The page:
Sea of Galilee Cairn

The big news in the world of cairns, which as you can imagine is truly mind-boggling in scale, scope, and power, is the discovery of the giant cairn found at the bottom of the Sea of Galilee. Archaelogists report (International Journal of Nautical Archaeology Vol 42, pg. 189-193, March 2013) that the pile of basalt cobbles and boulders has a diameter of 230 feet and rises more than 30 feet off the floor of the lake (the sea is actually a lake, in fact the lowest freshwater lake on Earth). The “Monumental Structure” was found in 2003 during a detailed mapping of the lake’s bottom morphology. With boulders up to a meter long, the rock pile provides good habitat for Tilapia fish. Other possibly similarly aged structures are found nearby in the water, though not enough research has been done to determine if they date from the same time.Archaeologists offer several interpretations for the cairn. The first, and the one I like best, is that it was built underwater to attract fish. Other similar structures described as fish nurseries occur throughout the Sea of Galilee, though they are smaller. It is also possible that it was built on land and that either rising water or a lowered ground surface, due to tectonics, lead to cairn’s present subaqueous location. There is evidence for the latter from a 23,000-old-site that apparently was buried during rapid subsidence. I like this theory, too.

Dating the structure is also challenging. People did live in the area between the 4th and 1st centuries BCE, with active building of megalithic structures over the first 1,000 years of that era. These include stone circles, menhirs and dolmens, now found in the Jordan Valley. Archaeologists hope that further study will shed light on the cairn.

Pretty cool story.



Confession of a basalt addict

They say the first step in addiction is to admit it. Okay, I like basalt. I like to travel to see it. I like to know how it has influenced our planetary history. I like how it creates such wonderful scenery so rich in color and texture. I like how it shows that nature bats first, and in many places last and clean-up. In essence I am what you might call a basaltophile.

I realized this recently on a vacation to Hawaii’s big island. This was the second time in less than a year that I spent time on an island of basalt. The first was last year on a trip to Iceland. In each place, basalt dominated the landscape. I don’t use dominated lightly. I mean it in the dictionary definition of “to bear rule over, control, sway; to have a commanding influence on.”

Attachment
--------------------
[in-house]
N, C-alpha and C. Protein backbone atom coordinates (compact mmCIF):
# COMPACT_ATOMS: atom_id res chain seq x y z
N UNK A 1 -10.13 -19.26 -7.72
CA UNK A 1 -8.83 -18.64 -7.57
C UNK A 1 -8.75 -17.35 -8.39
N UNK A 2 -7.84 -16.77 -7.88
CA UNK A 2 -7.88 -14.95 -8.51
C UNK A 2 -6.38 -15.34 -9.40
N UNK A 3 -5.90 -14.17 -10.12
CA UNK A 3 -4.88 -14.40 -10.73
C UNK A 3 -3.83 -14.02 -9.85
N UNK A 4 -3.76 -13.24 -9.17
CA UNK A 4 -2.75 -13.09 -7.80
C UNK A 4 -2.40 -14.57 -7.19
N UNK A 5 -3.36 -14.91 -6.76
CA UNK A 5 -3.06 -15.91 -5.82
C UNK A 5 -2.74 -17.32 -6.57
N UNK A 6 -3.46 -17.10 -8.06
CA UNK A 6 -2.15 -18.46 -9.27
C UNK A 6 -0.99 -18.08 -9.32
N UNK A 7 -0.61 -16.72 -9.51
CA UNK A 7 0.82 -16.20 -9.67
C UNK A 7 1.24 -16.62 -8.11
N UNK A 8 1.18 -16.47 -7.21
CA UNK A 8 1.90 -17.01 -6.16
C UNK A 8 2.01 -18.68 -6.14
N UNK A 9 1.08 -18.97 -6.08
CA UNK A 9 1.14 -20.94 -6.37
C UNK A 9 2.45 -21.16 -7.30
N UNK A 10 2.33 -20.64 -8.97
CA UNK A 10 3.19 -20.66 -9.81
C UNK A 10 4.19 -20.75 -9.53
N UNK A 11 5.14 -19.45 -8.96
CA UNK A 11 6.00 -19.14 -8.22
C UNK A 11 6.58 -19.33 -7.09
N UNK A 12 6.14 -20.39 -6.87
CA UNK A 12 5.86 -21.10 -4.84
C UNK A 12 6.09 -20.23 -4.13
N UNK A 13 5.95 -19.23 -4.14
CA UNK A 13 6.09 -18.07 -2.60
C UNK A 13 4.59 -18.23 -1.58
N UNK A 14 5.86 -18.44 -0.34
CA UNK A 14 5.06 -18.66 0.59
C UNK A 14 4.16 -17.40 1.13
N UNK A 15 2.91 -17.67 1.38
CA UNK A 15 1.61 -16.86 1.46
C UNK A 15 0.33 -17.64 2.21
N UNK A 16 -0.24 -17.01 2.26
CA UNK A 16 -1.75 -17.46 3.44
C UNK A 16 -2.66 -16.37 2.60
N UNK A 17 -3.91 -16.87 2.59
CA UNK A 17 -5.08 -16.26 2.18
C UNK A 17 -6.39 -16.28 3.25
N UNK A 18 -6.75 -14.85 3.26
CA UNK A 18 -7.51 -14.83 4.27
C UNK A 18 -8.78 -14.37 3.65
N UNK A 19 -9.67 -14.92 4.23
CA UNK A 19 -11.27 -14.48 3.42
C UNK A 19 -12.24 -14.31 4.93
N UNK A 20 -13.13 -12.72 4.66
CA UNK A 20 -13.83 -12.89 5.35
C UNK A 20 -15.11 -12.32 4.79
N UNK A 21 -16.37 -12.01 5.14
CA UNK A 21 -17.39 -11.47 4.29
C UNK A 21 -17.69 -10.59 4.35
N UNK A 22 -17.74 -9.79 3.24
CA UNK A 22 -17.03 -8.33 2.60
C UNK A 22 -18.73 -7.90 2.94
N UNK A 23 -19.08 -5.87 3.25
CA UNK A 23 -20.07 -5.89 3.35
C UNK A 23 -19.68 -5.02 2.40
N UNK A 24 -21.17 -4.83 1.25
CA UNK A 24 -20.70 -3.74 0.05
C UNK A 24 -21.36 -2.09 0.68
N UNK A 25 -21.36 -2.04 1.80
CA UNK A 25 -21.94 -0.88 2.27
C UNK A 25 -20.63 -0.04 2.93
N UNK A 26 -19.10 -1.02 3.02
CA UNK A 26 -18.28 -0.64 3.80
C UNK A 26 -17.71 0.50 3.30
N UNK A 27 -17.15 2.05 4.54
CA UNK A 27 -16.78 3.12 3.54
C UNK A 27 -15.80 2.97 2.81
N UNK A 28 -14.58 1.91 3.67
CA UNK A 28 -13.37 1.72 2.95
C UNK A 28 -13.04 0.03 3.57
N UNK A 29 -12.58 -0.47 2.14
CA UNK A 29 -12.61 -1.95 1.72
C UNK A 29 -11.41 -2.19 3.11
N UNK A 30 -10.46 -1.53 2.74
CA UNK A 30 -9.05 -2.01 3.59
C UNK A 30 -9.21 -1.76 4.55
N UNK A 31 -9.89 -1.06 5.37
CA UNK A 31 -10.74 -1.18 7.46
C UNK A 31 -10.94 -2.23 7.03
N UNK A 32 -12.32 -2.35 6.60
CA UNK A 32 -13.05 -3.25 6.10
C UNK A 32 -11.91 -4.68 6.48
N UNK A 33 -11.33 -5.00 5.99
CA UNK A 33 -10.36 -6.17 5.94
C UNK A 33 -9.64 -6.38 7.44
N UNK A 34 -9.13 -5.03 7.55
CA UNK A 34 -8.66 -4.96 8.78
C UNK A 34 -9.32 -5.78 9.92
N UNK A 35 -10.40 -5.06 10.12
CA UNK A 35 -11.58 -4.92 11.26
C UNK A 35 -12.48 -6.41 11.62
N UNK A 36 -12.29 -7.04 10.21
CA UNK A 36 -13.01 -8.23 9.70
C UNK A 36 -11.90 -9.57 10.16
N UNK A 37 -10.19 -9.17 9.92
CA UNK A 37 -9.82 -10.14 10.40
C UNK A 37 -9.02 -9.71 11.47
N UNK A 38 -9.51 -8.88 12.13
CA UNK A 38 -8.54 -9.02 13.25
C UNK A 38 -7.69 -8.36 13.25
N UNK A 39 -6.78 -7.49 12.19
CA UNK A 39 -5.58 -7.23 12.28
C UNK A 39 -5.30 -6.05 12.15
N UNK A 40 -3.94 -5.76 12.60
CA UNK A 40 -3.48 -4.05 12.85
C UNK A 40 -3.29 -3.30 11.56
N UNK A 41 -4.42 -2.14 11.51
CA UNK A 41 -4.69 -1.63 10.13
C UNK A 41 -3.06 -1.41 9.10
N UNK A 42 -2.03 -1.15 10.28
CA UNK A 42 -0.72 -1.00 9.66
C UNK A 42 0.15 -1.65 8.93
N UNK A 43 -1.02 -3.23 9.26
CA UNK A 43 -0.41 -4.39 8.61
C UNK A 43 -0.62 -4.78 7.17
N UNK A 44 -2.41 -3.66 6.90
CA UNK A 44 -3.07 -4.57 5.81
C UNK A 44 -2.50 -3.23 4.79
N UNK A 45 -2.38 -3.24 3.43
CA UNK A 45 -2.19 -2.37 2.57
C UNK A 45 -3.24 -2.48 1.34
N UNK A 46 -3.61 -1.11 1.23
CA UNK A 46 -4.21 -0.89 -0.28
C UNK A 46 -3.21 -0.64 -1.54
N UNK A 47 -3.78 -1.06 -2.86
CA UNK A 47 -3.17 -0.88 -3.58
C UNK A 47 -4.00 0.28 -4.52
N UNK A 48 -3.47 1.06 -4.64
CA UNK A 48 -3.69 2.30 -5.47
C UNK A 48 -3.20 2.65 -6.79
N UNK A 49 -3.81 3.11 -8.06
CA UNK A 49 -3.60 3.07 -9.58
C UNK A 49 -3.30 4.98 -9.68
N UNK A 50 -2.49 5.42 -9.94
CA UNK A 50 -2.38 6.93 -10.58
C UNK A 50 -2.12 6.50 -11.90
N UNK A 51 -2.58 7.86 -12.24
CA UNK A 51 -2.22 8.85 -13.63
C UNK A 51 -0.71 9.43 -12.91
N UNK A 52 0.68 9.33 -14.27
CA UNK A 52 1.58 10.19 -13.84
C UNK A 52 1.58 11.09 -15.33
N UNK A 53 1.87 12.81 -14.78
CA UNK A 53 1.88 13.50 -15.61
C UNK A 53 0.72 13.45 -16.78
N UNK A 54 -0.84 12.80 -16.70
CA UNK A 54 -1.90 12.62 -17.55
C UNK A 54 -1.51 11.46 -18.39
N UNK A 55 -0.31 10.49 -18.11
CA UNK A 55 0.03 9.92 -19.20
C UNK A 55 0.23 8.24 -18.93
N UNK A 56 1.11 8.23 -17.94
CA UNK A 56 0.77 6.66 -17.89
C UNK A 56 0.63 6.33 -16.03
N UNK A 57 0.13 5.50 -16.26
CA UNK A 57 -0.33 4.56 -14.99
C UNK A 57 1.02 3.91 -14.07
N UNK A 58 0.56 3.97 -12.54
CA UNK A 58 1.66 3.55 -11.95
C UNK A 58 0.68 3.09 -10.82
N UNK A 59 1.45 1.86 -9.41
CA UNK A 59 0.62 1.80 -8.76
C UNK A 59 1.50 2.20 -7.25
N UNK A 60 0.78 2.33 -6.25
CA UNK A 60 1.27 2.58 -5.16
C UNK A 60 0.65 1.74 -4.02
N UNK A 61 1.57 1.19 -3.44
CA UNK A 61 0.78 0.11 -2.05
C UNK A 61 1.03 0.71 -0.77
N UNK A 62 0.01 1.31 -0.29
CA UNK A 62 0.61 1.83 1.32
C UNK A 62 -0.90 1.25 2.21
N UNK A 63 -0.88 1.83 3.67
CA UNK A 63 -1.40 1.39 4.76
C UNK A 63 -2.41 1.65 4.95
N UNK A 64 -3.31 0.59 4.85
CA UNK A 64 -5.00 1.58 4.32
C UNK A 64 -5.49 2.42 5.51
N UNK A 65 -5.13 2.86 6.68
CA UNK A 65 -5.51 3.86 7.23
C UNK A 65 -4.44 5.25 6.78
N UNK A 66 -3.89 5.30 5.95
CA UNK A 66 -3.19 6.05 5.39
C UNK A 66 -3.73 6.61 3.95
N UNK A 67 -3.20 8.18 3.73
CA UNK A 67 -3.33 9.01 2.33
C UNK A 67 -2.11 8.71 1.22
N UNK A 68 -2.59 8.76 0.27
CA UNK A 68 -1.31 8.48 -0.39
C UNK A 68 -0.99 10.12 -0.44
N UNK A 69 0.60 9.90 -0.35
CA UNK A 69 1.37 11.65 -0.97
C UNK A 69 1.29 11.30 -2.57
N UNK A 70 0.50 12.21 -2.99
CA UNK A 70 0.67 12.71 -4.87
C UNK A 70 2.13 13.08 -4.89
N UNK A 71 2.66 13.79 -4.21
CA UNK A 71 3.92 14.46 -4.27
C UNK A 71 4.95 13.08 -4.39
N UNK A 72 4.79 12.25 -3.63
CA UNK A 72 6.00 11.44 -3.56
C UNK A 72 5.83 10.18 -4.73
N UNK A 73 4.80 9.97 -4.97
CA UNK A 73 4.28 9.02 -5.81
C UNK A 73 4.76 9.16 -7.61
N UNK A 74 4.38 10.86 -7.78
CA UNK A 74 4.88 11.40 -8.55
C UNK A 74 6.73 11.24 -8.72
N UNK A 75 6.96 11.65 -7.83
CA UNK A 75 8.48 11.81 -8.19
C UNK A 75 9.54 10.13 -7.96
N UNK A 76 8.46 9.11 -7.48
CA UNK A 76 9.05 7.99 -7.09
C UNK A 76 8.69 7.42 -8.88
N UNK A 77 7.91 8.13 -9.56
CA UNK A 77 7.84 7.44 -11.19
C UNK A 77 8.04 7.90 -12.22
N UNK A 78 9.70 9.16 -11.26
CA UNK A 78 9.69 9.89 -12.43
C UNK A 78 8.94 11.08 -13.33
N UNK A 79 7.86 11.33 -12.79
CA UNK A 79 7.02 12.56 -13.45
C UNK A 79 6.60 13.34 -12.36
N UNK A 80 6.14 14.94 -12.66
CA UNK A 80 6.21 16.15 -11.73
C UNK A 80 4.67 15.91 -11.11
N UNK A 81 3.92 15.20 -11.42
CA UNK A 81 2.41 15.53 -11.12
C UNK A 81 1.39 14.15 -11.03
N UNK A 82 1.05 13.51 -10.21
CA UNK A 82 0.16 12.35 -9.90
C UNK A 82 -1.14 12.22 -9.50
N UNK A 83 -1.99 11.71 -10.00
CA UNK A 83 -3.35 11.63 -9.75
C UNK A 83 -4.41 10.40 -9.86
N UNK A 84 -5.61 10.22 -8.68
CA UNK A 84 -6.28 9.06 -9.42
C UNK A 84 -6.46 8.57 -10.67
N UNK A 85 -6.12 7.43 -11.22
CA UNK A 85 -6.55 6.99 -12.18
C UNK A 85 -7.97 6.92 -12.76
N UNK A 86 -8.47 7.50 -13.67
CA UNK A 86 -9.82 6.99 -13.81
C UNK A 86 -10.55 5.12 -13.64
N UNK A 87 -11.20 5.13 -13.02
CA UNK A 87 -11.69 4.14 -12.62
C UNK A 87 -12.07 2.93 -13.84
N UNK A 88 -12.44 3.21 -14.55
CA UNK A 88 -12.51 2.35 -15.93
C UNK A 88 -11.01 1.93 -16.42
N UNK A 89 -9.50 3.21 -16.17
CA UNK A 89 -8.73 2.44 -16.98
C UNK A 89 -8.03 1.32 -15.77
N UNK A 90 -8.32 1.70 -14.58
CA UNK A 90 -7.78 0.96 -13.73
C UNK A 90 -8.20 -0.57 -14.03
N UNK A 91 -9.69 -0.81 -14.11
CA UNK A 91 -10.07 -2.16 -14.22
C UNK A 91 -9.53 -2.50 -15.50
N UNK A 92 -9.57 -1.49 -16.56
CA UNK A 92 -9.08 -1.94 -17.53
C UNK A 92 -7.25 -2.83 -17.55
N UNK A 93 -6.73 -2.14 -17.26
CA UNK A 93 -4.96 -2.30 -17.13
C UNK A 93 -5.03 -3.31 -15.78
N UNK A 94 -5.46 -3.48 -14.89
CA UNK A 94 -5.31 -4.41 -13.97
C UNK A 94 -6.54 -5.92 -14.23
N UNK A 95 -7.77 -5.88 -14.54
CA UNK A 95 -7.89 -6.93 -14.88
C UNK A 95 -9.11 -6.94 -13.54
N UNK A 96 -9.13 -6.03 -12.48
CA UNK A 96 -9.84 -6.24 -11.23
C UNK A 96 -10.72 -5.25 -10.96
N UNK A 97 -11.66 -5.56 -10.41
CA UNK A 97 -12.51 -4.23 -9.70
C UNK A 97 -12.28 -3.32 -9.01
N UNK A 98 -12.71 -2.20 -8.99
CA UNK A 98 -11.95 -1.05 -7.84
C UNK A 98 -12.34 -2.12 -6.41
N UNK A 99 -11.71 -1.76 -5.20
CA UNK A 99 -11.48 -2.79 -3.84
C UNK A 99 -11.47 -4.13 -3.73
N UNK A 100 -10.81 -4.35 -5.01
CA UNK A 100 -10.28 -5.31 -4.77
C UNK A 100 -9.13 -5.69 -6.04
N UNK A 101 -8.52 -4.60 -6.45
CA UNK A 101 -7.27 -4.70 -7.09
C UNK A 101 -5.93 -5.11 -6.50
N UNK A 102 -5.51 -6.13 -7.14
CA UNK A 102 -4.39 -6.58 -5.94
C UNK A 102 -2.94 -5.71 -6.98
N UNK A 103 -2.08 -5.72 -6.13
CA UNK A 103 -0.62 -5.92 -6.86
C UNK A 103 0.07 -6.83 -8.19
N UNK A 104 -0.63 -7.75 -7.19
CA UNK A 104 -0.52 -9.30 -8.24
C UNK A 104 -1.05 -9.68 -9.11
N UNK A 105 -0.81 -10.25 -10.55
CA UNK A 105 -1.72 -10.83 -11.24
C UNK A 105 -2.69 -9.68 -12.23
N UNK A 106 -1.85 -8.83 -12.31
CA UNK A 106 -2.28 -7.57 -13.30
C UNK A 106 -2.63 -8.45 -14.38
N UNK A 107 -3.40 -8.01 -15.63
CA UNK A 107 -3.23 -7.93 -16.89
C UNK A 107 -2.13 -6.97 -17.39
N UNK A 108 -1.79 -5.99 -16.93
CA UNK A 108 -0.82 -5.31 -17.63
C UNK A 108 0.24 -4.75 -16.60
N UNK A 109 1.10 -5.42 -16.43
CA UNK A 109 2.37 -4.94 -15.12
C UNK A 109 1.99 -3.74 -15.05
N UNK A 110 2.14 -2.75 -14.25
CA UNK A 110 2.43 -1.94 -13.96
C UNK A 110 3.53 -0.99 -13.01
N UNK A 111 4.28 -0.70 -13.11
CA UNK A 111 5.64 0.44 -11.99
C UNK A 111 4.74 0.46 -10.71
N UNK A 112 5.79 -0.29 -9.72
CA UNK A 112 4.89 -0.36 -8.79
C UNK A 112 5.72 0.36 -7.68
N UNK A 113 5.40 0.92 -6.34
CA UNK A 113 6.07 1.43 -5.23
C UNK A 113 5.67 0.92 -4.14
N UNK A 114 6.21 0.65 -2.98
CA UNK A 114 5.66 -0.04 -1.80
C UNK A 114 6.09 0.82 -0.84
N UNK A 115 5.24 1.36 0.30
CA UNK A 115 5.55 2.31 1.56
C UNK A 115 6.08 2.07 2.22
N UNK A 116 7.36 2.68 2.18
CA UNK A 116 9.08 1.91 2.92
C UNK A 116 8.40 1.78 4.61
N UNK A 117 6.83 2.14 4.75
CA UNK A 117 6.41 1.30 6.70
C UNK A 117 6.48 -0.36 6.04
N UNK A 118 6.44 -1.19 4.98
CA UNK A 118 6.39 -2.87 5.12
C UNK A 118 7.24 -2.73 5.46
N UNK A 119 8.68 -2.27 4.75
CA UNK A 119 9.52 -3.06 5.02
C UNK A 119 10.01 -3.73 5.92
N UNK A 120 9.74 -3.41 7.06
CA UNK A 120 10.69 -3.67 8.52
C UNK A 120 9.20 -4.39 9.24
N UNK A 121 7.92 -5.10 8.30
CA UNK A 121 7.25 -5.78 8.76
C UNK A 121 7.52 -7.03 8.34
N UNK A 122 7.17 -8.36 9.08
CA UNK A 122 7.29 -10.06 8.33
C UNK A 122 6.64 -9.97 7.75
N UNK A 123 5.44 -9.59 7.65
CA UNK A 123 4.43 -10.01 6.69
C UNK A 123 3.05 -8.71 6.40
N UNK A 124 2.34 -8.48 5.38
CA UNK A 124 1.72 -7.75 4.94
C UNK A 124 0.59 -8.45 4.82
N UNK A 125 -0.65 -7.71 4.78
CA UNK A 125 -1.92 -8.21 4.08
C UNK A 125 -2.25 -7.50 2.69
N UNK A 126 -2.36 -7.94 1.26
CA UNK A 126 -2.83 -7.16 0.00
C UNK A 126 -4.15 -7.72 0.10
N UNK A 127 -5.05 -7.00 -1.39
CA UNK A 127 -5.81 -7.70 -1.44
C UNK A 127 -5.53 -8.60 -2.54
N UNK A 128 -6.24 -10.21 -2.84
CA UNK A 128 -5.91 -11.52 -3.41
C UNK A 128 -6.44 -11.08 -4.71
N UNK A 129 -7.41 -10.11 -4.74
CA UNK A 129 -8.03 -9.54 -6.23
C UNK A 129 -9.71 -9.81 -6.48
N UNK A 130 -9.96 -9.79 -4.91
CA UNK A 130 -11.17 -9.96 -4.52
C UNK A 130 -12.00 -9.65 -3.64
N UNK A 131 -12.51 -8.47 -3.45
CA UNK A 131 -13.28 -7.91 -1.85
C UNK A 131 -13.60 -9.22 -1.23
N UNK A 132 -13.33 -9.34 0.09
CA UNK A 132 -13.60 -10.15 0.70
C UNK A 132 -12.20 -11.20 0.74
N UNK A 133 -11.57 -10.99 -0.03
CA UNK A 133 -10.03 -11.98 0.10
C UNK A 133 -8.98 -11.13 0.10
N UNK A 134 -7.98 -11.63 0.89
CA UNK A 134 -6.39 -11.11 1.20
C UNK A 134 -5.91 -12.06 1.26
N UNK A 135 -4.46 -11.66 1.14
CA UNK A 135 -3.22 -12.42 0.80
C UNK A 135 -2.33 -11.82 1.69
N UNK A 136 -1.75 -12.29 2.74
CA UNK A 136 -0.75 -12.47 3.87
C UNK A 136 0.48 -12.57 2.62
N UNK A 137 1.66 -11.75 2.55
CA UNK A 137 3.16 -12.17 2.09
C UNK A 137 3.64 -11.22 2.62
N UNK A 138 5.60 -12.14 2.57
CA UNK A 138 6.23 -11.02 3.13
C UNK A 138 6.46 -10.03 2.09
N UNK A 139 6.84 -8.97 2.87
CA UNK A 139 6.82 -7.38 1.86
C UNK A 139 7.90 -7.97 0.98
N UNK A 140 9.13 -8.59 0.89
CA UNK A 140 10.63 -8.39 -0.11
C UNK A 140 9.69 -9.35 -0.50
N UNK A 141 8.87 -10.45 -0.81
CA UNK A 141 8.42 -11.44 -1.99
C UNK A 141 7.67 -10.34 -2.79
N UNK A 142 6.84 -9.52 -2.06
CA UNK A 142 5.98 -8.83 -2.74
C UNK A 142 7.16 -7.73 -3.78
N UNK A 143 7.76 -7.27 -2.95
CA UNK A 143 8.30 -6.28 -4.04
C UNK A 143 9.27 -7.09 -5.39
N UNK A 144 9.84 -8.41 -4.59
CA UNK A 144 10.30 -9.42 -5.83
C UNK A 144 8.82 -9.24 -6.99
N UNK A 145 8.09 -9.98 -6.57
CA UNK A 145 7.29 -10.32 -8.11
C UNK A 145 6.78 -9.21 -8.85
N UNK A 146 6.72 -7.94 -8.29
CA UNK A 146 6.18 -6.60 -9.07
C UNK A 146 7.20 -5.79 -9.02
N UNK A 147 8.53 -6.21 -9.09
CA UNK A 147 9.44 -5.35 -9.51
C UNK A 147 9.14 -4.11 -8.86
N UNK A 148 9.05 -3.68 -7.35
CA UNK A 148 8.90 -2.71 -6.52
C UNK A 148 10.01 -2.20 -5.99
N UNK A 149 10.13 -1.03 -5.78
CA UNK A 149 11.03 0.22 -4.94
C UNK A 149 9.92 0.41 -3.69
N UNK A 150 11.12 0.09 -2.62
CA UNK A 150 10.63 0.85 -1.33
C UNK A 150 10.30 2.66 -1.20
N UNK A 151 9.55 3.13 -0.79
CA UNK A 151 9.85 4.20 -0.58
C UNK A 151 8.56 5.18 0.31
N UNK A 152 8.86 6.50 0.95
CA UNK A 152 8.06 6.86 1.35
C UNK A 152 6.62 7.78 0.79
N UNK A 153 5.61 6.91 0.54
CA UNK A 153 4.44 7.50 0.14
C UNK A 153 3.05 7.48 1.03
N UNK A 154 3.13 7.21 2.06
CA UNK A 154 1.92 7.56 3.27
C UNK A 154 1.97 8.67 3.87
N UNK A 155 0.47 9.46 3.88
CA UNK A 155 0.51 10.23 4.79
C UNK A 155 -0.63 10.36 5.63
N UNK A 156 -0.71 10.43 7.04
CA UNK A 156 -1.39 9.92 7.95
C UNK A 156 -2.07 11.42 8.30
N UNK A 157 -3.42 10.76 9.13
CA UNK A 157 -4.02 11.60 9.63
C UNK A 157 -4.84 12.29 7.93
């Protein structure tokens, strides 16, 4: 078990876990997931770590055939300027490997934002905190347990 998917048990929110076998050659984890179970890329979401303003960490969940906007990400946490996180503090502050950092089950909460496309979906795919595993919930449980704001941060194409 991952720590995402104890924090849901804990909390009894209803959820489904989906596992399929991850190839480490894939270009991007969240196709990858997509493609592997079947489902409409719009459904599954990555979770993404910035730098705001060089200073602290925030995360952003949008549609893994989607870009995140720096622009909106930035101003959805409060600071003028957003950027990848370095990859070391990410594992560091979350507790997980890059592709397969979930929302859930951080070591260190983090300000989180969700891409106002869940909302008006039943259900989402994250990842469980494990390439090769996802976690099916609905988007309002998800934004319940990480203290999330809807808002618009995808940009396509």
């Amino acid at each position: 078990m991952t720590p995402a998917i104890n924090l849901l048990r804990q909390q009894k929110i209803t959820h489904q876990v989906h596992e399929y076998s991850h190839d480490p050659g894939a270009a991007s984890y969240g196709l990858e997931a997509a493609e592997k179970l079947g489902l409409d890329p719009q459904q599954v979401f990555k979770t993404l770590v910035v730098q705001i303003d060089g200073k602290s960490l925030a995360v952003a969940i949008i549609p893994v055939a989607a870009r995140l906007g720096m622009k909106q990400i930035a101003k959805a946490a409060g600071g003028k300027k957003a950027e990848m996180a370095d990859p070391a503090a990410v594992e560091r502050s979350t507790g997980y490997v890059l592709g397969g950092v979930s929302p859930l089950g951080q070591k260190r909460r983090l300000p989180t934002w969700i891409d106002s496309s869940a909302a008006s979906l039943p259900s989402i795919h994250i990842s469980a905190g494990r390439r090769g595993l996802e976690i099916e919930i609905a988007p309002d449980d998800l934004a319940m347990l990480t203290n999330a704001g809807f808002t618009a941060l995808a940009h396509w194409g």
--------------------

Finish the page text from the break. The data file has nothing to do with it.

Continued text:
When you travel in Hawaii and Iceland, you quickly learn that basalt is what rules these islands. Drive down a road and you will discover how it weaves through lava flows, unless, of course, it simply disappears under the lava. Read stories about the islands’ histories and you will learn how basalt has shaped the actions of where and how people lived. Look at tourist brochures and you will see how promoters exploit the splendor of basalt to draw in visitors.

[nggallery id=22]Part of the attraction is the beauty of the basalt, but part of it is the raw nature of the rock. On Iceland and Hawaii, you feel the primal personality of the planet. Exploding geysers, bubbling hot springs, oozing molten rock, this is how Earth was in its earliest days. It was a harsh and dangerous place, and yet seeing how life has taken root on these islands, it takes little imagination to envision some form of existence starting to evolve and flourish those billions of years ago.

Because of the youth of the basalt—on Hawaii we saw flows less than a year or so old—both islands have a dynamic feel. On Iceland, we experienced the eruption of Grimsvötn, which shut down the airport and curtailed our travel plans. On Hawaii, the ongoing spewing of toxic gases from Halema’uma’u crater prevented us from hiking several trails. Where else would you see signs that read “Stay on trail. Dangerous earth cracks in park area”?

That dynamic also gives Iceland and Hawaii a raw and unformed feel. The islands are in a constant state of change, growing with new lava flows and disemboweling themselves with eruptions. Hiking around Iceland, I was struck by how moss was often the lone plant life, as if only primitive vegetation veneered a primitive land. Hawaii does have its tropical rainforests, which at times made the island seem far older, but I also saw huge areas devoid of any plant, or even any animal. When driving, I found you could not always trust a map, as some geologic disaster might have simply erased a road or bridge.

The story of basalt is one that stretches back to the earliest days of Earth and continues unabated to the present. It is a story that shapes our planet and our species. It is a story that shows that geology is alive and well, and often kicking some butt. What more could a basaltophile want?